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3 Accused In Phony Prize-Promotion Mail Scheme On Long Island

July 11, 2018 - 7:27 pm
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CENTRAL ISLIP, N.Y. (WCBS 880) -- Three people on Long Island have been busted by the feds in phony mass mailing scheme that tricked hundreds of thousands of consumers into - collectively paying - more than $30 million for cash prizes that didn't exist.

Lorraine Chalavoutis, 61, of Greenlawn; Tully Lovisa, 55, of Huntington Station; and Shaun Sullivan, 37, of Merrick, all stood charged Wednesday with mail fraud and money laundering in a 12-count federal indictment unsealed in U.S. District Court in Central Islip.

Justice Department officials said the trio dispatched prize-promotion mailings claiming recipients could receive a large cash prize in exchange for a modest fee. None of the recipients received any prize, the Justice Department said.

Many of those duped were seniors, prosecutors said.

The Federal Trade Commission sued Lovisa in 2010 for selling deceptive prize-promotion mailings, and Loivisa was ordered in December 2010 and April 2012 to cease any involvement in prize promotion mailings, the Justice Department said.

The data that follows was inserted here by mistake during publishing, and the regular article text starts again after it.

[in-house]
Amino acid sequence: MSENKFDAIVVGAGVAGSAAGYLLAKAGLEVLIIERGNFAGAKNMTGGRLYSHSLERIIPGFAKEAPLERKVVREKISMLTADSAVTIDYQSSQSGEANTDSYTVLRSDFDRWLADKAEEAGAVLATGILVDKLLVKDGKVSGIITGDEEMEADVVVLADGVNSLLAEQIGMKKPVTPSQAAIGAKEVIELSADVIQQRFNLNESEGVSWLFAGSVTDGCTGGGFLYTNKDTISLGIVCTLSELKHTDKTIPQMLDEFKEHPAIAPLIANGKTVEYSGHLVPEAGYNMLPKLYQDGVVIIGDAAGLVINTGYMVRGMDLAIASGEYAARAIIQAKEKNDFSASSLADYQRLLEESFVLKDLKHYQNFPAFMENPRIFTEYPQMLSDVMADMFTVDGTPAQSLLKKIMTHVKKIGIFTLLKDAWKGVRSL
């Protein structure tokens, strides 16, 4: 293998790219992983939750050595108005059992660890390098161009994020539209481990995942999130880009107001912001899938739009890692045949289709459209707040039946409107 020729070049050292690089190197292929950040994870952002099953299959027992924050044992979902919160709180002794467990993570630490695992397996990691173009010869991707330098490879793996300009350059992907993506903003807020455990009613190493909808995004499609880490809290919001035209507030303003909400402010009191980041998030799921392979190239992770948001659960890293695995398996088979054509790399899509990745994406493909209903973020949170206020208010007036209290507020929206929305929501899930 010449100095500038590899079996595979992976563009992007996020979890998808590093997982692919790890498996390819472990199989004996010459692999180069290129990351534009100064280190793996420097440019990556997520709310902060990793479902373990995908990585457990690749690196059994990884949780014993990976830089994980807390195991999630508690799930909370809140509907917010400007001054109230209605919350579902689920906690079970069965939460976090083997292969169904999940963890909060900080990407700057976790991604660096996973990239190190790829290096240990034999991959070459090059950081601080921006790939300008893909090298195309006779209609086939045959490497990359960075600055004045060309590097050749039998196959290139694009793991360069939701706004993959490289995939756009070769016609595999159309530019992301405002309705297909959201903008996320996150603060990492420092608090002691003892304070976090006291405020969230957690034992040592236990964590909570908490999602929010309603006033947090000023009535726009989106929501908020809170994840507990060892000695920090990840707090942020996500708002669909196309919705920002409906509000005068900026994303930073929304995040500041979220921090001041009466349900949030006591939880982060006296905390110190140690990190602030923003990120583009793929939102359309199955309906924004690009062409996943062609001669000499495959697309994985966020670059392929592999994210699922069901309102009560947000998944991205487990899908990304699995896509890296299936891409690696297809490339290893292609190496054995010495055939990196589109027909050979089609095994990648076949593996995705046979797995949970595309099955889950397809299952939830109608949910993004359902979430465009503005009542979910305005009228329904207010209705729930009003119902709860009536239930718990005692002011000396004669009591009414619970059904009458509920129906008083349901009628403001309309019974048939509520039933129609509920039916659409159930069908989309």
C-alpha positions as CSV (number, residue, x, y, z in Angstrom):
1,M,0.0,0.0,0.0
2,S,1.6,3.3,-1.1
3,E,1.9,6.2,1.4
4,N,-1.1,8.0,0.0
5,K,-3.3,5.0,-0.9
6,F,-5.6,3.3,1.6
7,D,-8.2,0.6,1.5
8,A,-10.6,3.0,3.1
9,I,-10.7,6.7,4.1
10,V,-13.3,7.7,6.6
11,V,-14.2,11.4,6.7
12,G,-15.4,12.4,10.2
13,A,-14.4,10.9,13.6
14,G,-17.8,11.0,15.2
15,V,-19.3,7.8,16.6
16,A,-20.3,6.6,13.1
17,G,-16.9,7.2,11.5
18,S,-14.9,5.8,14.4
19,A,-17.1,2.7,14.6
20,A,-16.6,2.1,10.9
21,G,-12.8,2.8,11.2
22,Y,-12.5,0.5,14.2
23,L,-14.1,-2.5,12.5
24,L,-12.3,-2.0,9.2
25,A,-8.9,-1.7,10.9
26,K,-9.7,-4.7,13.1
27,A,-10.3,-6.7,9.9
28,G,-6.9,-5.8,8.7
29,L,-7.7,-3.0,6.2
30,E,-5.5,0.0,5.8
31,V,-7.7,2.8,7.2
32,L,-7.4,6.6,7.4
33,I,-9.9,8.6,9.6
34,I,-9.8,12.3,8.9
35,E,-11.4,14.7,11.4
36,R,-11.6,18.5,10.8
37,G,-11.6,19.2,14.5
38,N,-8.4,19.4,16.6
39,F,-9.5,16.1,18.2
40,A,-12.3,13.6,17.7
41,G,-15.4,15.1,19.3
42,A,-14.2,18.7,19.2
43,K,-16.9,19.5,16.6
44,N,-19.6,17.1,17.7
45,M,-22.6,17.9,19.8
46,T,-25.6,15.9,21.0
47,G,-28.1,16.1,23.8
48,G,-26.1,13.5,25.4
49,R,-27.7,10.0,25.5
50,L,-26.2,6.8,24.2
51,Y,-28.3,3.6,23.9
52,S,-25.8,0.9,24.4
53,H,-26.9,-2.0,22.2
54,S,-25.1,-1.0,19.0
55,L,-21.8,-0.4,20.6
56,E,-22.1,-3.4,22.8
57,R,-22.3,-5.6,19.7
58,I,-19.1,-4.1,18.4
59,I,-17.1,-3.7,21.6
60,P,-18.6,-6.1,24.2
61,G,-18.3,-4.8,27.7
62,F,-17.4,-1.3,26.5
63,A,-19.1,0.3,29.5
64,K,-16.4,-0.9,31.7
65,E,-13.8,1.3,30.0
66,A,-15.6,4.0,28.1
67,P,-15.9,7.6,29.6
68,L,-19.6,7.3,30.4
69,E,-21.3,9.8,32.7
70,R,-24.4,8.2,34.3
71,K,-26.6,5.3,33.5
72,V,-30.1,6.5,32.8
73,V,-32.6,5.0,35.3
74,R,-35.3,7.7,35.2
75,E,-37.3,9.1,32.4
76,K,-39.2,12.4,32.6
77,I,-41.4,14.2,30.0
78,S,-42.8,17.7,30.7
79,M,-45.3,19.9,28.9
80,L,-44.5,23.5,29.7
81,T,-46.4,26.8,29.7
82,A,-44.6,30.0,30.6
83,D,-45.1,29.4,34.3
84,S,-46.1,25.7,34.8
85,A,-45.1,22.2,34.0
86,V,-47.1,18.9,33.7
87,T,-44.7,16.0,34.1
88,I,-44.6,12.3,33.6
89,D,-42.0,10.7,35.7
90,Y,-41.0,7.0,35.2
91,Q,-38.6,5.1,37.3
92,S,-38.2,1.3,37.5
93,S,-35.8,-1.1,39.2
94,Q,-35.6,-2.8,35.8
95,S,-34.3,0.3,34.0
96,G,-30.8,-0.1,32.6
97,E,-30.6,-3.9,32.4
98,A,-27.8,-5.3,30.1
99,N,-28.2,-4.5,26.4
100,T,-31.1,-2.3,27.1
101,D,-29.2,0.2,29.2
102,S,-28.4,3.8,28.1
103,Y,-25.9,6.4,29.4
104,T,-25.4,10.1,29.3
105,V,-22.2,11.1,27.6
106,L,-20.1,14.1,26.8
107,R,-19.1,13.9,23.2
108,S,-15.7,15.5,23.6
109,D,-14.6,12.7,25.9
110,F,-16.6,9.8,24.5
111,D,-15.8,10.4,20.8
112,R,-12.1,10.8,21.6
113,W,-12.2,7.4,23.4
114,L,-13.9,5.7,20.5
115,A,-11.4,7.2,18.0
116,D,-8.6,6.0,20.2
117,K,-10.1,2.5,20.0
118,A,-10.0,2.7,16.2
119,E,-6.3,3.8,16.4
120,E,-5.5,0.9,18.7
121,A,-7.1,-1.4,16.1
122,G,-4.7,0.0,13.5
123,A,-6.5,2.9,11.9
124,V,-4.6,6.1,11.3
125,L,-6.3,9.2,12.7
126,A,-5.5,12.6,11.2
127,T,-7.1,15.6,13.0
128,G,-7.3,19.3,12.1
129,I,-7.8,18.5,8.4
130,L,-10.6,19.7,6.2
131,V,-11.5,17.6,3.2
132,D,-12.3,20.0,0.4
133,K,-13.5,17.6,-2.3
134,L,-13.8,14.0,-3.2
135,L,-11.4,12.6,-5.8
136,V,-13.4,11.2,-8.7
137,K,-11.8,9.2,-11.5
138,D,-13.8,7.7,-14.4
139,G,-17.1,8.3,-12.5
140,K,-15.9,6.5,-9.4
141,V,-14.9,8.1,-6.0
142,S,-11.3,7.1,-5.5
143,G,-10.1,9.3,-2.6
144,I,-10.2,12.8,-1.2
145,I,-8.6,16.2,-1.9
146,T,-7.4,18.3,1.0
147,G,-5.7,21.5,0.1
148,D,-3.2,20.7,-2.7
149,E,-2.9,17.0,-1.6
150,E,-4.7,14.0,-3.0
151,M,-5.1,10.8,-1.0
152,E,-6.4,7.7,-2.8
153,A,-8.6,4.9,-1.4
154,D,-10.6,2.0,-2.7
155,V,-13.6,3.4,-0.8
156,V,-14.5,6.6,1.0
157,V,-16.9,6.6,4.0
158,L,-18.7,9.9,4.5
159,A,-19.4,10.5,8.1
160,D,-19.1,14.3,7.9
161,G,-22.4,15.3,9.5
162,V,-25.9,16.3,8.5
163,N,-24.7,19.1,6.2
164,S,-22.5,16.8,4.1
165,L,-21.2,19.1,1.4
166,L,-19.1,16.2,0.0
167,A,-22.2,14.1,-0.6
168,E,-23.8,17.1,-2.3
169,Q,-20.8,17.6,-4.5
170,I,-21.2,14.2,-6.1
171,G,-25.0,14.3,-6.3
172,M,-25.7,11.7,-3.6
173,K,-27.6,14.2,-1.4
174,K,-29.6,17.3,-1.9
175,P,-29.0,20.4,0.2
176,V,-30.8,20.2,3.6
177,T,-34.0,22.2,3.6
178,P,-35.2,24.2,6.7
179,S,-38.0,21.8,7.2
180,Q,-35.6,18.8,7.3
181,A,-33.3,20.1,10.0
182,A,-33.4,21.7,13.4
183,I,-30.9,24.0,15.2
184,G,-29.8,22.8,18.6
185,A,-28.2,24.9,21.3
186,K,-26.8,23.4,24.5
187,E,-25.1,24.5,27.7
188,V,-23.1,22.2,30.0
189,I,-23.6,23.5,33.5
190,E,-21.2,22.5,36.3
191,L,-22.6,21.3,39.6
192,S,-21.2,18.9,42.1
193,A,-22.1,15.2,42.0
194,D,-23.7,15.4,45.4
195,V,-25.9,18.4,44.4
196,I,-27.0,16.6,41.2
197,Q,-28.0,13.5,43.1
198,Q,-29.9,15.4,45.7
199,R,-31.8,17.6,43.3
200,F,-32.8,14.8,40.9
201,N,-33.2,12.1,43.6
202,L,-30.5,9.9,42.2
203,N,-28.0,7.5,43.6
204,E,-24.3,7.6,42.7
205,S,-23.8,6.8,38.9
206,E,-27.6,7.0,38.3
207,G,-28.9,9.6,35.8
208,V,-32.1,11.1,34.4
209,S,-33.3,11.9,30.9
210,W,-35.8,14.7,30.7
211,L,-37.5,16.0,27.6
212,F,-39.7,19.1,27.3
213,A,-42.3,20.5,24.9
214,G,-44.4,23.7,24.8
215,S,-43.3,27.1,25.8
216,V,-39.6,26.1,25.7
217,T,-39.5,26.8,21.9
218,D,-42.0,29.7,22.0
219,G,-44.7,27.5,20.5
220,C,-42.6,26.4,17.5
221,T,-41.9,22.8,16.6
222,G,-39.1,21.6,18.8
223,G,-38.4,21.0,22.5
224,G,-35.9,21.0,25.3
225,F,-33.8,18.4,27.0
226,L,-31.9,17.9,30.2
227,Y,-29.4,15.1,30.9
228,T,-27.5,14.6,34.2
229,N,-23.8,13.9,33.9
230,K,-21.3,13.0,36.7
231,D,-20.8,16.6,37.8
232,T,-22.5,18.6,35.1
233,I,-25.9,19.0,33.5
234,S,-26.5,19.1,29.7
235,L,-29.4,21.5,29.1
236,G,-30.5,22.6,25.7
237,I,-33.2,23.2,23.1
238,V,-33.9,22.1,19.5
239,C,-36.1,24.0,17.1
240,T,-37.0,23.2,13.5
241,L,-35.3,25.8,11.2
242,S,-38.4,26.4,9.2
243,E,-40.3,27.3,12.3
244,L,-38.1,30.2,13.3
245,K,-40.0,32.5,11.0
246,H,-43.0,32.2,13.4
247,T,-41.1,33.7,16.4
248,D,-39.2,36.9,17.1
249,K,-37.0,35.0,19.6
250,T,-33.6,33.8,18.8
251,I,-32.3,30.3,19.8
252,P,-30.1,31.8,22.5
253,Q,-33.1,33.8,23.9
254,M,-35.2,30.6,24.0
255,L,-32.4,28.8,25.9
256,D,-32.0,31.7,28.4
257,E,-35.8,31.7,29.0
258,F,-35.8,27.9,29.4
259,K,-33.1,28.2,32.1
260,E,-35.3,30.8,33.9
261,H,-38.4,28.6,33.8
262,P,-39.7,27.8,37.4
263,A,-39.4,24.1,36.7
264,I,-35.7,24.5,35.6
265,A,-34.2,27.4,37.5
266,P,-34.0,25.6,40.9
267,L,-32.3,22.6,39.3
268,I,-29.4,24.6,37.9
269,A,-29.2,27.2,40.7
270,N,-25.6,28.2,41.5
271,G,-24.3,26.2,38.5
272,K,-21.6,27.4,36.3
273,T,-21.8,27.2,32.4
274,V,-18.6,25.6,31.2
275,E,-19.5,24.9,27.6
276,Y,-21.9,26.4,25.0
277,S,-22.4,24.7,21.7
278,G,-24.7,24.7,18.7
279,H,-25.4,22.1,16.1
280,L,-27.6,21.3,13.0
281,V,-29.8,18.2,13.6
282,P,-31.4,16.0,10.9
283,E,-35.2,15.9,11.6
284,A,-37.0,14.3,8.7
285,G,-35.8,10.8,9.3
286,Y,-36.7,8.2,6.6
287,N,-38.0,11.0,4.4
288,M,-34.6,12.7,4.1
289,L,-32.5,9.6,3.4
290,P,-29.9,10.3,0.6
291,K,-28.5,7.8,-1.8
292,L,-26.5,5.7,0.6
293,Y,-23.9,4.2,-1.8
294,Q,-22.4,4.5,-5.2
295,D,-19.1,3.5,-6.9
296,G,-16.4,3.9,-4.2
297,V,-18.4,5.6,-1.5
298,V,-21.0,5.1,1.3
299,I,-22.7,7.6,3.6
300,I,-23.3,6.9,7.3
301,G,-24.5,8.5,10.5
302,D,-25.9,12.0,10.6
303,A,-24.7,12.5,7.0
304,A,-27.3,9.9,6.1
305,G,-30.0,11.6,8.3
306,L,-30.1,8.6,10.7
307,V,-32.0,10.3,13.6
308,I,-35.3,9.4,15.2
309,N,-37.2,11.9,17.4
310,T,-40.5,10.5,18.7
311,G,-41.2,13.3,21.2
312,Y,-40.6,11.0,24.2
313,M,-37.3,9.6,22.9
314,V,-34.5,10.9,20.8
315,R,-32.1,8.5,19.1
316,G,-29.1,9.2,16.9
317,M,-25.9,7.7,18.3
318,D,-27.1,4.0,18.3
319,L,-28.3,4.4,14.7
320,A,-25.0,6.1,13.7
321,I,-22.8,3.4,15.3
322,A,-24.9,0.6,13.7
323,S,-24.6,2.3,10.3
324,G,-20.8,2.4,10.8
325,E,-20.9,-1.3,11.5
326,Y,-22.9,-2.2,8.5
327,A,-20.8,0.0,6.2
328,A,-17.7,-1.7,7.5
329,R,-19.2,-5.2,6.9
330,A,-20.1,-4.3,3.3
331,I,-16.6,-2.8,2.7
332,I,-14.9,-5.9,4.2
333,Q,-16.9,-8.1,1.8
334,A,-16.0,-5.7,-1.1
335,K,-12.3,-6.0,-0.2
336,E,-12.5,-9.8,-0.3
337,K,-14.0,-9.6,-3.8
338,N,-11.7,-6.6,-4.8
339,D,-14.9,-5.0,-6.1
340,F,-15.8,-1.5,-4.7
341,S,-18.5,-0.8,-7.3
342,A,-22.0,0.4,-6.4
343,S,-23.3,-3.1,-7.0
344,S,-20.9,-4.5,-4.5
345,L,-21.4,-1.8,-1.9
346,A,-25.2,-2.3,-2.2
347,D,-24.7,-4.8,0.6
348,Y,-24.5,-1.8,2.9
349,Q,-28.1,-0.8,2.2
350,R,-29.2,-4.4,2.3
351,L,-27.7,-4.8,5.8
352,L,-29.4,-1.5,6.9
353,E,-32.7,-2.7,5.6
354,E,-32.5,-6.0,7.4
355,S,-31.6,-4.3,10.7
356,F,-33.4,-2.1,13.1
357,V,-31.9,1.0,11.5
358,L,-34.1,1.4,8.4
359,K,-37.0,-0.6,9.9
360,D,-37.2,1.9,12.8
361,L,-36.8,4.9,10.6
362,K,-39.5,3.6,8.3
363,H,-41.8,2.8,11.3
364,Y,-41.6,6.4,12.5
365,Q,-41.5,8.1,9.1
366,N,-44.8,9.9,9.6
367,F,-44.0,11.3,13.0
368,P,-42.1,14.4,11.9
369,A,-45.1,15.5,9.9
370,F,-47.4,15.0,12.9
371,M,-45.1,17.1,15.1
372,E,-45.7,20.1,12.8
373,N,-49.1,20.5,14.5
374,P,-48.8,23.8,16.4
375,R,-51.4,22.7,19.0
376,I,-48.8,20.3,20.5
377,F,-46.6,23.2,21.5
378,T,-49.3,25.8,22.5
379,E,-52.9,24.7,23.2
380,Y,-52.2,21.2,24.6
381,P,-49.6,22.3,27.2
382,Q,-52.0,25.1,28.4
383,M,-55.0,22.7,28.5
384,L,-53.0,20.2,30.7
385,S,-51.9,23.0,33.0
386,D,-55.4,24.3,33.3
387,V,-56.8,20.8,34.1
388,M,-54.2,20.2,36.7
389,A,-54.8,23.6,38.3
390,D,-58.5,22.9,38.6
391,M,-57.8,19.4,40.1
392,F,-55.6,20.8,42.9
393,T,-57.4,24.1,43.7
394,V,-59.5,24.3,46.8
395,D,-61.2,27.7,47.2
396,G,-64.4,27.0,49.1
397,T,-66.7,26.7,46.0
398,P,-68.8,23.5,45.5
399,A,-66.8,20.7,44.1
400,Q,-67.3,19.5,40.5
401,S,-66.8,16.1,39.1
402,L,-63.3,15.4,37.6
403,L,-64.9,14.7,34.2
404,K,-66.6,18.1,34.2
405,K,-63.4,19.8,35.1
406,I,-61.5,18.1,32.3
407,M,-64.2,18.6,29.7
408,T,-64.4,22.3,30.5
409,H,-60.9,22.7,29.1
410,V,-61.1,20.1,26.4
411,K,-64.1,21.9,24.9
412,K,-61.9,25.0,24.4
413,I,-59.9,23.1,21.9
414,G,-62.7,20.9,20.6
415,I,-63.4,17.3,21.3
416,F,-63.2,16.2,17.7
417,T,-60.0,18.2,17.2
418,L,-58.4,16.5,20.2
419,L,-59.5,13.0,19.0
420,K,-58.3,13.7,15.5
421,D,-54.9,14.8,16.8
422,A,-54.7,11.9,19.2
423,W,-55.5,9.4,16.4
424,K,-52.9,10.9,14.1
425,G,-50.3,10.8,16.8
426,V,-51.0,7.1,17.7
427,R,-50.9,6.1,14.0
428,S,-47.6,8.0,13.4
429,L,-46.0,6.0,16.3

But Lovisa nonetheless conspired with Sullivan and Chalavoutis to set up numerous prize-promotion operations set up to defraud customers, using straw owners and aliases, prosecutors said.

Chalavoutis opened companies and bank accounts in the names of the straw owners to help conceal Lovisa and Sullivan’s involvement, prosecutors said.

“Earlier this year, when we announced the largest elder fraud sweep in history, we sent a clear message:  we will hold perpetrators of elder fraud schemes accountable wherever they are,” Attorney General Jeff Sessions said in a news release.  “When criminals steal the hard-earned life savings of older Americans, we will respond with all the tools at the Department’s disposal – criminal prosecutions to punish offenders, civil injunctions to shut the schemes down, and asset forfeiture to take back ill-gotten gains.  Today’s indictment shows we are following through on this promise, and fraudsters everywhere should take note of it.”

If convicted, the defendants could be sentenced to 20 years in prison.